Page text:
Published 28 May 2015
For the past couple of years, a good friend of mine has (almost continuously) badgered me about the transformative and disruptive potential of 3D printing technologies. I’ve remained largely ambivalent and probably far too ignorant. In truth, my exposure probably didn’t extend far beyond what I learned from an (excellent) episode of The Big Bang Theory.
But 3D printing has come a long way in the past couple of years. And a small group of researchers is working on how large-scale, personalised food production using 3D printers can be made possible. This goes far beyond the odd chocolate or piece of chewing gum. We’re talking 3D printed meals. Intrigued? I certainly was, so when I had the opportunity to attend the 3D Printshow’s Gastronomy Conference in London recently, I jumped.
The Conference itself was fascinating and the following, complete meal whipped up by chefs from FabLab Maastricht was surprisingly delicious. Indeed, had I not known in advance I was eating a 3D printed meal, I probably would not have known at all. From 3D printed pasta to 3D printed berries, it all seems strangely futuristic – but here we are! The real question, beyond the simple joy of novelty, is whether 3D printing has the potential to solve the problems that are endemic in our food chain? Can it be nutritious? Is it environmentally-friendly? What about waste?
In theory, 3D printing food could be a viable green alternative to certain parts of our industrialised food system. Potentially wasted food is easily converted into printing material. Personalised meals mean that much less would be wasted overall. Giant strides have already been made in printing using insect- and algae-based proteins. And, crucially, these innovations are being developed with nutrition in mind. Experts believe that food printers could help people cut down the amount of chemical additives in their food, or even allow customisation at the macronutritional level, allowing users to individualise the amounts of calcium, protein, omega-3, and carbohydrates in their meals.
So far, the proponents of the technology are focussed on rather niche – and strangely diverse – sectors: fine dining, nursing homes, professional sports clubs, and business class fliers. But perhaps the niche is a good place to start. Whether and how these innovations have the potential to scale up is, for the most part, an open question. Below the radar, though, many of these niches are booming. Over 1,000 German nursing homes already serve a 3D-printed food product called Smoothefoods to elderly residents who have difficulty chewing. Compared to the alternatives, pureed foods, Smoothefoods offers a nutritious, dignified alternative. Its almost instantly popularity suggests as much.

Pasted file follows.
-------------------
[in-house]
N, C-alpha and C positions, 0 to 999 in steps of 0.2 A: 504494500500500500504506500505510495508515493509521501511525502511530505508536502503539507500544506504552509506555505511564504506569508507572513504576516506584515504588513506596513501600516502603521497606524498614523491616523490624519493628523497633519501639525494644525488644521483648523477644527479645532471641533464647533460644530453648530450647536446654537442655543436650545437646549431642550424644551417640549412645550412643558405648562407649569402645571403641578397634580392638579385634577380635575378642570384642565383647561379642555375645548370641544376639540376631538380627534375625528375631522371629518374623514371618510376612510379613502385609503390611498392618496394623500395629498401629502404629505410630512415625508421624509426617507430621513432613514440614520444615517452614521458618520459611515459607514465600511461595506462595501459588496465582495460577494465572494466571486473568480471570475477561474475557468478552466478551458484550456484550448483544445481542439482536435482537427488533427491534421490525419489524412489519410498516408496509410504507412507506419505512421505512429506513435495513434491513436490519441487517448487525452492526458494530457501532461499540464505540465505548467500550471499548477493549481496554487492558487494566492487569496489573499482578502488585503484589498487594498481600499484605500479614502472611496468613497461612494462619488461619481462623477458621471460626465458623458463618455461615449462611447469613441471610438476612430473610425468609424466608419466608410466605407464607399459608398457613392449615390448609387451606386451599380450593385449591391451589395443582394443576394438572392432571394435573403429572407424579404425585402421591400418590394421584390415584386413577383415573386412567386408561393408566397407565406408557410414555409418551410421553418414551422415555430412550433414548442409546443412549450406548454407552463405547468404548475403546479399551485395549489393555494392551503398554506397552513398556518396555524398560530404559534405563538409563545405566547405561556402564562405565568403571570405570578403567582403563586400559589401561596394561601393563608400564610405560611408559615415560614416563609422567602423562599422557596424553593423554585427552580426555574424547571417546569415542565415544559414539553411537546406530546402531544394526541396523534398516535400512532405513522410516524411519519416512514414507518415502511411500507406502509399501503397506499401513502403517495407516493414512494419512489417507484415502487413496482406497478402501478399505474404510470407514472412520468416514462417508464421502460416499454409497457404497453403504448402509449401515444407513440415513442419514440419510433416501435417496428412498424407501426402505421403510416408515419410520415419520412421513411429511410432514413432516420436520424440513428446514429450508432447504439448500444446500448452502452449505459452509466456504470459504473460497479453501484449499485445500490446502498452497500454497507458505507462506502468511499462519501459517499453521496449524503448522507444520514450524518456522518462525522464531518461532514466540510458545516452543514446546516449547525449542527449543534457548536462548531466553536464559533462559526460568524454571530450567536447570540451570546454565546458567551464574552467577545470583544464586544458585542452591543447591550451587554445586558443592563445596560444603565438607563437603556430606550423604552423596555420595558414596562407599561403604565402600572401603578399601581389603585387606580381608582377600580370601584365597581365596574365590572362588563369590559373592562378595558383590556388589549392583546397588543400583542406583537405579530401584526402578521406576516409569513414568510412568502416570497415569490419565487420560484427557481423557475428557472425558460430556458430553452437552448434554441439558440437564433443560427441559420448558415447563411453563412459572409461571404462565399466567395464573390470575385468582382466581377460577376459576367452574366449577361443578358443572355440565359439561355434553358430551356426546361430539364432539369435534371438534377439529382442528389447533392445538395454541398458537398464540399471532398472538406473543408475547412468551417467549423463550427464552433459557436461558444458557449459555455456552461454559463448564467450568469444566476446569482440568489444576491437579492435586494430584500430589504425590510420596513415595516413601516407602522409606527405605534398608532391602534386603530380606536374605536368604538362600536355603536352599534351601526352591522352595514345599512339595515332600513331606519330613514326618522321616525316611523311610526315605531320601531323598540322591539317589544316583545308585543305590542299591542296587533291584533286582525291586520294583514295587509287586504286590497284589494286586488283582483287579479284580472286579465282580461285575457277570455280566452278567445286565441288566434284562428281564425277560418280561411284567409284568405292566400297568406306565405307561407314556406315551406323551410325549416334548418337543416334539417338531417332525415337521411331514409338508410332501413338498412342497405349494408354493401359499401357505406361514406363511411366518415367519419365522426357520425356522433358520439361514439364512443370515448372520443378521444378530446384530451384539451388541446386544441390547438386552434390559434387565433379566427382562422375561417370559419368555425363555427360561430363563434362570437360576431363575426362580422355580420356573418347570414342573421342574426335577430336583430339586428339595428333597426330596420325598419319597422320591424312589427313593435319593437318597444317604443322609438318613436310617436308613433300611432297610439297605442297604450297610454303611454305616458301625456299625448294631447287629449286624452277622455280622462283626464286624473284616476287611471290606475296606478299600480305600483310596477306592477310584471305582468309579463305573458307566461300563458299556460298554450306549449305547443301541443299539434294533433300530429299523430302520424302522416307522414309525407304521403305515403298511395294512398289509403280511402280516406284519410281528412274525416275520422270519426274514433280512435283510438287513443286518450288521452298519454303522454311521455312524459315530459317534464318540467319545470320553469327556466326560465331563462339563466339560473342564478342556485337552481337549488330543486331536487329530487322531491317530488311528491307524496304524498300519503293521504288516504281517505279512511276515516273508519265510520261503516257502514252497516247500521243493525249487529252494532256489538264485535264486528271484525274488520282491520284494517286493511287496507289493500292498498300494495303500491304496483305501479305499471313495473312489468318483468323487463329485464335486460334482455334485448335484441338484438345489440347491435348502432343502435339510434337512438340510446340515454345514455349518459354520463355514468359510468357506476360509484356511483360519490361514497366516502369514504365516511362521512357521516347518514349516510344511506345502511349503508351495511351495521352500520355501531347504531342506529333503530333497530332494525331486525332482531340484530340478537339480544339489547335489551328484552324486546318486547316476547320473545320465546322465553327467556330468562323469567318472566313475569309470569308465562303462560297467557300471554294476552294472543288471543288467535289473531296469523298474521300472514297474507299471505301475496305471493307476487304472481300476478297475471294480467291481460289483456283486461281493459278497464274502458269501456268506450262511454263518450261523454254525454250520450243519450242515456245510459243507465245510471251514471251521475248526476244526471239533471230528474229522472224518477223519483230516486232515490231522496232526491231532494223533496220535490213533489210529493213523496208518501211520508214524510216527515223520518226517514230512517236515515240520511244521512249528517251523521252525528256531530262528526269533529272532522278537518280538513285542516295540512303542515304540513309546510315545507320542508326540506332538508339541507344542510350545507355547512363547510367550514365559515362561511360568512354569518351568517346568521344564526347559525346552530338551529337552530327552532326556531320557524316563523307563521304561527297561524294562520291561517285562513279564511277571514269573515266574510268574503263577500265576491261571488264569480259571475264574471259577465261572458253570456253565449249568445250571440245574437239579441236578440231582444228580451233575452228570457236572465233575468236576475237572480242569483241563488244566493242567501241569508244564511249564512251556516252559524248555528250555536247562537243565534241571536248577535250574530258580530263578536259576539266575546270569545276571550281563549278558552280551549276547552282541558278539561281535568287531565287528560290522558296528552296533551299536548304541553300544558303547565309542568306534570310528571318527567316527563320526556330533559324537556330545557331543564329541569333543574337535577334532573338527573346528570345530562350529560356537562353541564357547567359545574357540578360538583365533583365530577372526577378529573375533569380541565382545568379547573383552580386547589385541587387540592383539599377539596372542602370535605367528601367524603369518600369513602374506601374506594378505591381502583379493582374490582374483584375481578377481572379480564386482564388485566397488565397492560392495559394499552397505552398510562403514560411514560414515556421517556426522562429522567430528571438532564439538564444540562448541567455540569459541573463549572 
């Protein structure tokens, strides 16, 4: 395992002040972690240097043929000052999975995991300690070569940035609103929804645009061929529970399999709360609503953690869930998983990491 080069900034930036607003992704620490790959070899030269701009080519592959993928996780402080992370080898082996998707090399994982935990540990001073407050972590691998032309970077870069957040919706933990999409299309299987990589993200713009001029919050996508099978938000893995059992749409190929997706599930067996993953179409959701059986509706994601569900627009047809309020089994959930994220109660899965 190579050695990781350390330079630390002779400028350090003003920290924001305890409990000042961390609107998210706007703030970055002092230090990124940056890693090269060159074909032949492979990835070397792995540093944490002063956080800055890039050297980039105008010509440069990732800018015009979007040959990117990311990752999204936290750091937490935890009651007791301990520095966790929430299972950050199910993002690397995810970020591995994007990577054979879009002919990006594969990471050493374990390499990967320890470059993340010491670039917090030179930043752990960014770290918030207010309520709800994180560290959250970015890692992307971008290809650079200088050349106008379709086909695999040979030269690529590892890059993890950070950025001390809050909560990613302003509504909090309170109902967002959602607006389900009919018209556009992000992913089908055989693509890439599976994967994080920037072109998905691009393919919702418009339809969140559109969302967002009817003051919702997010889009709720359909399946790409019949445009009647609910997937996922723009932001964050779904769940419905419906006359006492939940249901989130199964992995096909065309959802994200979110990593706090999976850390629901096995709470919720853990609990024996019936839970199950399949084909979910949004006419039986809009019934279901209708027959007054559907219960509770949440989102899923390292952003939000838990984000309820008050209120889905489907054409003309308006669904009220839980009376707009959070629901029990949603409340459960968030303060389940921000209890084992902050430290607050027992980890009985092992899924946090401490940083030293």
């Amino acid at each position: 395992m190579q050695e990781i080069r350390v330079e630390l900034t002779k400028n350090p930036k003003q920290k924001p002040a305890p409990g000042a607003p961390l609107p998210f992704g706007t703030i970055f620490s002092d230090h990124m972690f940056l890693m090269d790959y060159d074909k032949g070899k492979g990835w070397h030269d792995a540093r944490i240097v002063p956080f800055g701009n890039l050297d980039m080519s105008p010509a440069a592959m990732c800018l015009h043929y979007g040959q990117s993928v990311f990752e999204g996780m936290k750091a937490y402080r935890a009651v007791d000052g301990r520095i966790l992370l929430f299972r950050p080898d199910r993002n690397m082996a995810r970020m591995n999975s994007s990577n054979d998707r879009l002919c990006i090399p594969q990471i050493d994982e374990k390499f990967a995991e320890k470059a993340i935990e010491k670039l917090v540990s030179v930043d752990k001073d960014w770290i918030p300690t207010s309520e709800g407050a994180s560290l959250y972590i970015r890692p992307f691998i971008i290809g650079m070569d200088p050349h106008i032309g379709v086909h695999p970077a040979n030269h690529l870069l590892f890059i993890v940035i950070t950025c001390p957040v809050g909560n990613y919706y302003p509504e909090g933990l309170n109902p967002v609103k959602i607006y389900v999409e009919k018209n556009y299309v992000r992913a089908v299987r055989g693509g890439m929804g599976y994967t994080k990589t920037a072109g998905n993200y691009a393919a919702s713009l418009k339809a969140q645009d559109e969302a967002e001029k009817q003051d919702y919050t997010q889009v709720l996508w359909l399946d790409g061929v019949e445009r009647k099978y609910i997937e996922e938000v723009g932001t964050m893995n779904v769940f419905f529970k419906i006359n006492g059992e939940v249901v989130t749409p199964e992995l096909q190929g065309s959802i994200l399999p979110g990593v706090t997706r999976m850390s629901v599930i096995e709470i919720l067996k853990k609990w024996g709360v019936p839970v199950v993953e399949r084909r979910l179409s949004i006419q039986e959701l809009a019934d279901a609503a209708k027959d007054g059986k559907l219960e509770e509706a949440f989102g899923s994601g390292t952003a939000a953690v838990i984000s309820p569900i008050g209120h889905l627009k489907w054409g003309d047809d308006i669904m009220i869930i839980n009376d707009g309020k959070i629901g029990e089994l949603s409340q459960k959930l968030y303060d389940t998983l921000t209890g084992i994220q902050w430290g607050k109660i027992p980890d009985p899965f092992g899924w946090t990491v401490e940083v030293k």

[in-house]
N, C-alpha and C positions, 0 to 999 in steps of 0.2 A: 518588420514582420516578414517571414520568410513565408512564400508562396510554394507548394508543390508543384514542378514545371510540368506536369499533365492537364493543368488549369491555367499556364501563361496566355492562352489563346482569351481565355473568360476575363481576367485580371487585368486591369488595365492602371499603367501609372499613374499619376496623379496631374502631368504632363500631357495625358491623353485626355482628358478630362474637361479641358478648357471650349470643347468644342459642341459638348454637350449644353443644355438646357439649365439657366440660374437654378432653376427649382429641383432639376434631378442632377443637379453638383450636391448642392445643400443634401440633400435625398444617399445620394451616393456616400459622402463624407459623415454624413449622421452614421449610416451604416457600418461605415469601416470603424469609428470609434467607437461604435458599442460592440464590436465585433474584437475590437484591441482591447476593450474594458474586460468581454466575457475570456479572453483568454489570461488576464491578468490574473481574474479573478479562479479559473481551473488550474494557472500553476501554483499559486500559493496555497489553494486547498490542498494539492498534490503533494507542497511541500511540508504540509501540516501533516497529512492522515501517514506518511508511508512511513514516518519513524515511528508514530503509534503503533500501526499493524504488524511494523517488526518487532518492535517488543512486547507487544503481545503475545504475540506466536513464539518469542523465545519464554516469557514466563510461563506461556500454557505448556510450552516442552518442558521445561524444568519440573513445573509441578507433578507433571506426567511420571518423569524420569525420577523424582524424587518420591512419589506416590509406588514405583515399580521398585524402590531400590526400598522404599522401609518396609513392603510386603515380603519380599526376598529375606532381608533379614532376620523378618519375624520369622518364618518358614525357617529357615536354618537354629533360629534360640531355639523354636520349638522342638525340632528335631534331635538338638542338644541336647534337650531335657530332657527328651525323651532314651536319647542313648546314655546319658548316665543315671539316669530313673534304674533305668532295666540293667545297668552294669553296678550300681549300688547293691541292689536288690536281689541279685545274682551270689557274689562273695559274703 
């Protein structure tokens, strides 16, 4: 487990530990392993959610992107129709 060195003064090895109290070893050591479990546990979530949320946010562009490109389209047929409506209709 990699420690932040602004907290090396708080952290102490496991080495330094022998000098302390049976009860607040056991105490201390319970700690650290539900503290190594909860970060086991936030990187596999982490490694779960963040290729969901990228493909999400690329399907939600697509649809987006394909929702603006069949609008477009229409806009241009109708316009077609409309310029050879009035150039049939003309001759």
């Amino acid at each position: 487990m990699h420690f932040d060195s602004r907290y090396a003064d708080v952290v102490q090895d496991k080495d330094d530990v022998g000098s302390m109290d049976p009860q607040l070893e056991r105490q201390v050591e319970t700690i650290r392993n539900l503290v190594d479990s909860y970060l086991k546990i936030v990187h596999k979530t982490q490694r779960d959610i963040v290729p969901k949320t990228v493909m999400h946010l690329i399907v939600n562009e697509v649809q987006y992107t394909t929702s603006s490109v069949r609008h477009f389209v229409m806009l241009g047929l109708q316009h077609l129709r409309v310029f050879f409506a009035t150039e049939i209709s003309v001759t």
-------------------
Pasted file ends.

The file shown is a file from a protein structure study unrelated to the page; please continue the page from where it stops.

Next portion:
Many of the presenters were confident that the common kitchen printer is not too far over the horizon, but of course, it is wise to be wary of their vested interests. There are barriers galore. In particular, the technology we have now is too slow, doesn’t print liquids (but were not far off), and the resulting foods can be somewhat dubious in terms of texture. Taste isn’t easy either. Printing a something as chemically complex as a carrot is years away. But the technology is getting better every year, and part of what they promise – sustainability, less waste, personalised nutrition – is surely worth the pursuit. Perhaps, then, 3D printing should also start to be part of the discussion about how food system reform might be achieved? Writing it off as niche or Star Trek nonsense doesn’t do any justice to the potential it holds and, in any case, it would be just one part of a reform toolbox. Just how important a part? That, only time will tell.
Luke is a PhD student at the University of Sydney and the Sydney Environment Institute. His interests lie in the application of social and political theory to contemporary policy problems, with a focus on food politics, policy, and system reform.